• Field of study (e.g., Biology major, Ethnic Studies minor, etc.)
  • Class standing (e.g., freshman, sophomore, senior, etc.)
  • Degree (e.g., Bachelor of Social Work, Bachelor of Fine Arts, etc.)
  • Student attribute (e.g., Honors)

Questions to Consider:

  1. Is it necessary to restrict students from enrolling in the course? If so, how are those students best identified? For example, if only upper-division students should register, then a restriction of "Junior or Senior standing only" could be placed.
  2. Are the course's prerequisites (if applicable) enough to restrict registration or do additional guardrails need to be placed?
  3. Is it pedagogically appropriate to place restrictions on the course? Should only students who have been admitted into a "secondary admittance" program (e.g., Nursing, Social Work) be able to register?

Course Crosslisting/Equivalency

For curriculum purposes, if two (or more) courses are "equivalent" (a.k.a. crosslisted), students may only take one of those courses for credit. The course content is considered the same or similar enough that taking each course would be redundant.

Note 1: Per USHE policy, undergraduate courses may not be crosslisted between a lower-division course (numbered 1000-2999) and an upper-division course (numbered 3000-4999). 

Note 2: Curricular crosslisting is not the same as scheduling crosslisting. Non-equivalent courses may be scheduled at the same time, in the same classroom, with the same instructor, in order to best utilize resources. This is considered scheduling crosslisting but does not automatically convey curricular crosslisting on the courses.

Questions to Consider:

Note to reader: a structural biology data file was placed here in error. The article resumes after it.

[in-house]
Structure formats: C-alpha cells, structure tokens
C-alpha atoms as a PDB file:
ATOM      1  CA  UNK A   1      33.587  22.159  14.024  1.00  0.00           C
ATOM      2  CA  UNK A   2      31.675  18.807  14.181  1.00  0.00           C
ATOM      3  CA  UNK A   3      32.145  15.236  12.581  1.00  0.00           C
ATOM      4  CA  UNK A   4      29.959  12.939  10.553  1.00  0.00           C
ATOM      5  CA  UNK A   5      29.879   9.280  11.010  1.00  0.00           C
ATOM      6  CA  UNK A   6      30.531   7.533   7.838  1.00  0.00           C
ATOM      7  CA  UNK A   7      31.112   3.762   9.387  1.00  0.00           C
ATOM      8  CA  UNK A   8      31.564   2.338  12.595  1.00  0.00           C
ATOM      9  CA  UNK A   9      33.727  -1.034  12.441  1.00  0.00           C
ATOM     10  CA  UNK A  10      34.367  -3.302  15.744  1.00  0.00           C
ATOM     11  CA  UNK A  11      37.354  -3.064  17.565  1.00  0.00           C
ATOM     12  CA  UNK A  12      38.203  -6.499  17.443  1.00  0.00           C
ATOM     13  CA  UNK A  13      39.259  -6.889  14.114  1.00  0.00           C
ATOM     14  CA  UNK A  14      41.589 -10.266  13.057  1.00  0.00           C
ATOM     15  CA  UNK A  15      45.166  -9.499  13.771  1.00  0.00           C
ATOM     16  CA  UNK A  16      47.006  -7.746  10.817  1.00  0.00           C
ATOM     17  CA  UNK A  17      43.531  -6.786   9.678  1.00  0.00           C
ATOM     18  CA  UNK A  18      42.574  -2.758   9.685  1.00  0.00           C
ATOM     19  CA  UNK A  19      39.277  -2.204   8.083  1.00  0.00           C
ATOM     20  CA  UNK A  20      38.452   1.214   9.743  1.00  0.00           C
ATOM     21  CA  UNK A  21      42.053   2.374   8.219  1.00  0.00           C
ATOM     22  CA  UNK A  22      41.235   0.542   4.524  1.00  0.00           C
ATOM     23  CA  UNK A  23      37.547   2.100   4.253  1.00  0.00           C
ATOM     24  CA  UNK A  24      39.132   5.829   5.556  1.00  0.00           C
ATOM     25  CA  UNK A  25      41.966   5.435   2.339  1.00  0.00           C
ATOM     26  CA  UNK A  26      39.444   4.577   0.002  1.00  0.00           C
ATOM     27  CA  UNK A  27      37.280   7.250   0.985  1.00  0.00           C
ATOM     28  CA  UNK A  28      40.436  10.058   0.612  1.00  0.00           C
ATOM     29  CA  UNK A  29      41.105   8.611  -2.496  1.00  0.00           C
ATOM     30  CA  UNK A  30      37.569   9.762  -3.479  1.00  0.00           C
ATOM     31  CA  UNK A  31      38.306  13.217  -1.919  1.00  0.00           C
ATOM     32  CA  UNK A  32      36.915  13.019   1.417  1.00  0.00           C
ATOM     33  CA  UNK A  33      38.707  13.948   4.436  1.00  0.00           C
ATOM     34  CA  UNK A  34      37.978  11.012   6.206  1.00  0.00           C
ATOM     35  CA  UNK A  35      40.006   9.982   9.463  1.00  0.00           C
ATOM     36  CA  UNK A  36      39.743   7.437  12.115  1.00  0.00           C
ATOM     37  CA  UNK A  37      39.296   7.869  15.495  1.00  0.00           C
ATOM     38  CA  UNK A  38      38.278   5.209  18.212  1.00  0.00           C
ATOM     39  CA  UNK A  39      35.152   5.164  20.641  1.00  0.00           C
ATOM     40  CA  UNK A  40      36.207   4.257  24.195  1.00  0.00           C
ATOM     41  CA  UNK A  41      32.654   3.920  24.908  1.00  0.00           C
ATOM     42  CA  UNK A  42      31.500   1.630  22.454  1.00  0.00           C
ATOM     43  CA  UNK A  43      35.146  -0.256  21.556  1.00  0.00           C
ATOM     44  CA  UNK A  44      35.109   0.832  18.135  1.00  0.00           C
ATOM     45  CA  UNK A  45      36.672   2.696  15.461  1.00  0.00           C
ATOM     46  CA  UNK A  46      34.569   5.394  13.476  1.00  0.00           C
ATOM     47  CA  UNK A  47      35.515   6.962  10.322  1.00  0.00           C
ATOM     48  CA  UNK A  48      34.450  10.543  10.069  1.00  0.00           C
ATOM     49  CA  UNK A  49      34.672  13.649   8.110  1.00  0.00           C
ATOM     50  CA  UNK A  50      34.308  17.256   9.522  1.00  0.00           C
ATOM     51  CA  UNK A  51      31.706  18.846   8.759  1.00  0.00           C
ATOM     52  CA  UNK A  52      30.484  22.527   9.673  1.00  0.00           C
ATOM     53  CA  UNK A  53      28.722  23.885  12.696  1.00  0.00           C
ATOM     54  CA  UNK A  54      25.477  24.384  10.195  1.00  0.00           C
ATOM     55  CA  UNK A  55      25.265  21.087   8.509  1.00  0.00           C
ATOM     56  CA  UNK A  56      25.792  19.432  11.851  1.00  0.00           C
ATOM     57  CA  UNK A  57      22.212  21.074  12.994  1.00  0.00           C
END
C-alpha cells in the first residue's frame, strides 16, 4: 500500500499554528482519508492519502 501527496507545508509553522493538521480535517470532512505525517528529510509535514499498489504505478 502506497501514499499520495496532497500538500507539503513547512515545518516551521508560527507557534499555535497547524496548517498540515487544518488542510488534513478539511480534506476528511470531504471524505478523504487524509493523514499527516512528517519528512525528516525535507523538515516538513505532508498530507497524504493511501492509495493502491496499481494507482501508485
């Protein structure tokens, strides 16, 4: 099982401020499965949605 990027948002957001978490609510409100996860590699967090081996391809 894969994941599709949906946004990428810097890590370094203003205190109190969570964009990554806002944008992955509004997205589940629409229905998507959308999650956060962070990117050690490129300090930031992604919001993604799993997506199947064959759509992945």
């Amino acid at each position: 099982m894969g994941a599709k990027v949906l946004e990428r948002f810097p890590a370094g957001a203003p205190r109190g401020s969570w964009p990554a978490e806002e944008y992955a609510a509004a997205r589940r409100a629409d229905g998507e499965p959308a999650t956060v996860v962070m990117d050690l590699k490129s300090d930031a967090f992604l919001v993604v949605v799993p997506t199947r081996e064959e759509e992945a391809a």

1. What level of courses will be crosslisted? Are they both undergraduate (with different prefixes but the same number) or is one undergraduate and the other graduate (with the same prefix but different numbers)? Is the course content the same or similar enough that students should only take one iteration of the crosslisted courses?
  2. Why is a crosslisting necessary? Is it pedagogically appropriate?

Approval Process & Timeline

New courses and course revisions must be proposed through the University's curriculum management software, Curriculog. Typically the forms for new and modified courses open in mid-Summer for consideration in the upcoming academic year, and all proposals are submitted in the academic year prior to them going into effect. For example, to propose a new course, a faculty member would access the new course proposal form in Curriculog as early as June 2024. It would go through the curriculum approval process during the 2024-2025 academic year, and if approved, go into effect in Fall 2025.

The catalog "lead" term is always Fall, meaning that no curricular changes or additions can be implemented before the Fall term. Under extenuating circumstances, a case-by-case exception may be granted by the Provost, but departments and faculty should plan accordingly.


Provost's Office